Logging consistently ranks among the most dangerous occupations [1
]. With a rate of 136 fatal injuries per 100,000 workers (91 fatalities total) in 2016, logging workers had by far the highest fatal injury rate in the United States [3
]. Human factors, or “environmental, organizational and job factors, and human and individual characteristics which influence behavior at work in a way which can affect health and safety,” are among the variables contributing to hazardous working conditions on logging operations [4
]. For example, Slappendel et al. identified factors contributing to logging injuries from the literature published from 1970–1991, which they organized into four categories: (1) personal characteristics (judgement and decision making; skill and technique; experience, education, and training; and age); (2) machinery, tools, and equipment (chain saw vibration and noise, chain saw kick back, forest machine design, protective equipment, and maintenance); (3) work organization (task demands, mechanization, piecework vs. salary payment, contracting/subcontracting, and company size); and (4) physical environment (climate, lighting, terrain, and flora) [5
]. Fatigue related to long shifts, reduced sleep, and fast-paced, intensive work can also be a factor in logging injuries [6
], along with financial pressures and inadequate training [8
Improvements in basic safety measures in the US logging industry, such as use of personal protective equipment (PPE), have been made in part due to workers’ compensation insurance requirements [9
]. Mechanization has helped reduce fatalities and near-fatal injuries by moving more workers into enclosed, protected machine cabs in ground-based logging systems, which operate on moderately sloped topography [10
]. While the logging industry has experienced a trend of fewer injuries with greater mechanization, the severity of injuries has increased [9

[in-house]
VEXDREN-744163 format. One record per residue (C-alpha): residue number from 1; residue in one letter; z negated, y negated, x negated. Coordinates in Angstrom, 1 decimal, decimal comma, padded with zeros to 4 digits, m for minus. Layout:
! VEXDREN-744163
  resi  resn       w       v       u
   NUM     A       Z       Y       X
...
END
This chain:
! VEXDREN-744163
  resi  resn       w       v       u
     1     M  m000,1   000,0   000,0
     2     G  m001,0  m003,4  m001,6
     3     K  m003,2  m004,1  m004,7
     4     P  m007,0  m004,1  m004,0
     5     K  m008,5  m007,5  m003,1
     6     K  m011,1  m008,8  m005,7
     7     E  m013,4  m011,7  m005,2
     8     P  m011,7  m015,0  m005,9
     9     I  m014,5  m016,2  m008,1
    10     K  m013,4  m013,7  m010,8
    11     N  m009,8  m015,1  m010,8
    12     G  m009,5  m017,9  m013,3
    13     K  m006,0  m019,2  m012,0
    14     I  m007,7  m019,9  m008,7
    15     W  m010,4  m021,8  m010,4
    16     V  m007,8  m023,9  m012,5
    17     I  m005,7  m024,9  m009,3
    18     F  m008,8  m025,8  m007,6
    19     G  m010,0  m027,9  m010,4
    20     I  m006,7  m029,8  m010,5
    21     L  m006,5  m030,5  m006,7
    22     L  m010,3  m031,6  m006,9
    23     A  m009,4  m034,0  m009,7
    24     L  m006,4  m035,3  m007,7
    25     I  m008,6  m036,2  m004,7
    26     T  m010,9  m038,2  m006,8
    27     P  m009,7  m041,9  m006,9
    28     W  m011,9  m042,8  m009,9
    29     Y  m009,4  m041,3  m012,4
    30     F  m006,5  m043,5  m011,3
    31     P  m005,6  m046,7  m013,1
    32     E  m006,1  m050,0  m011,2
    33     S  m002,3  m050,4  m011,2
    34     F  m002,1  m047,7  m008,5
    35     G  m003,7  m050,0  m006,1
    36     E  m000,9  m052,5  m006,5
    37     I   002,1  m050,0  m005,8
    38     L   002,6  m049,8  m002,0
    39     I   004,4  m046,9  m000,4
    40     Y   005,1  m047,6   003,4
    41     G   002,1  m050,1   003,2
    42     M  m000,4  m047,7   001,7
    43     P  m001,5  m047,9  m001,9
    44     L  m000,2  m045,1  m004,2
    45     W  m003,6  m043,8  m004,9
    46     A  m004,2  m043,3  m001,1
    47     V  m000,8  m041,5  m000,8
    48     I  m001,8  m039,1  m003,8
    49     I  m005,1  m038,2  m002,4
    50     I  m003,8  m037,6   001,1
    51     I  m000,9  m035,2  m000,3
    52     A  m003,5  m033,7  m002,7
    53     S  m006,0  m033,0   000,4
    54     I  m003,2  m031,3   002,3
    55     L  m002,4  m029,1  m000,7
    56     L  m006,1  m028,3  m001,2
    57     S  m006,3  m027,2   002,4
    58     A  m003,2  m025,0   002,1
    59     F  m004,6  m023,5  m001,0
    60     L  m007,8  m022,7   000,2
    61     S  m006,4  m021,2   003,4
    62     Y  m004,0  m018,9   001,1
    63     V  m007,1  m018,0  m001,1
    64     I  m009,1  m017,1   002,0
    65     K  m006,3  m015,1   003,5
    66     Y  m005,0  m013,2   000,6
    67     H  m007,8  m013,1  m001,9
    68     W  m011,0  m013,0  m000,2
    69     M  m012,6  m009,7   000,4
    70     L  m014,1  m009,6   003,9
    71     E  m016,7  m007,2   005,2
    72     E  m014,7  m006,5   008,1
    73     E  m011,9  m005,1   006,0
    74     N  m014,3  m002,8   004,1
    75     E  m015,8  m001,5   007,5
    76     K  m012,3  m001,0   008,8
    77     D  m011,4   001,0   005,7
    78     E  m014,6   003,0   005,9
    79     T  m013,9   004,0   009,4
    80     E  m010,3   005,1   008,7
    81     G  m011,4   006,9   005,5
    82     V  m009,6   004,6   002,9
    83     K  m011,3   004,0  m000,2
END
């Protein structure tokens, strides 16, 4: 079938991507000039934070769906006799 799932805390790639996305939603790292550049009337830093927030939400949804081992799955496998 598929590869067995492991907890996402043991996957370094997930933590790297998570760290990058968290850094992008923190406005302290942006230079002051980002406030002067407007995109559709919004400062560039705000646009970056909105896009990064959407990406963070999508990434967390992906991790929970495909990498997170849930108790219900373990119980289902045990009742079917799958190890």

]. Emerging mechanized equipment for steep-slope harvesting is growing in use [12
] but has not been widely adopted in the US Inland Northwest where exposed ground workers are still common, especially on cable logging operations [13
]. Cable logging is regularly used on slopes greater than 40%, which constitute approximately half of logging operations in the region [14
]. As cable logging occurs on steep slopes, manual tree felling is most commonly done by workers with chainsaws, and rigging crew workers set chokers (steel cables) around logs by hand before they are yarded up hill to a log landing (Figure 1
With a mix of ground workers and heavy equipment working alongside one another, often on steep slopes, several potential hazardous scenarios exist. These include injuries resulting from falling trees or trees moved by equipment or cables; kickback or other cutting injuries associated with chainsaws; falling live tree and snag (dead standing tree) hazards; logs, rocks, and other objects that are dislodged and roll down slope; rollover injuries caused when equipment tips over on steep slopes; and pinch-point injuries that occur beneath overhead equipment (e.g., the skyline carriage) or behind rotating machines (e.g., loaders, processors, and swing yarders). Several studies have found claims are most often filed for injuries related to being struck by or against objects, such as tree parts, snags, and logs, with many fatalities related to head injuries caused by falling trees [9
]. Injuries related to falling from equipment while doing maintenance and repair are among the most-common injuries on mechanized logging operations [8
]. ‘Not seen’ injury incidents occur because equipment operators face the difficult dual task of being aware of ground workers’ locations while focused on operating heavy machinery [17
Situational awareness (SA) can be described as the “state of understanding what is happening in an event with many actors and moving parts” [18
] (p. 1079). Endsley posits SA has three levels: (1) perception of elements in the environment (e.g., knowledge of terrain and where workers are); (2) comprehension of the current situation (i.e., the ability integrate and understand the meaning of the individual elements perceived in level 1); and (3) projection of future states, or the ability to use the integrated information from level 2 to make decisions consistent with operation goals [19
]. As Endsley explains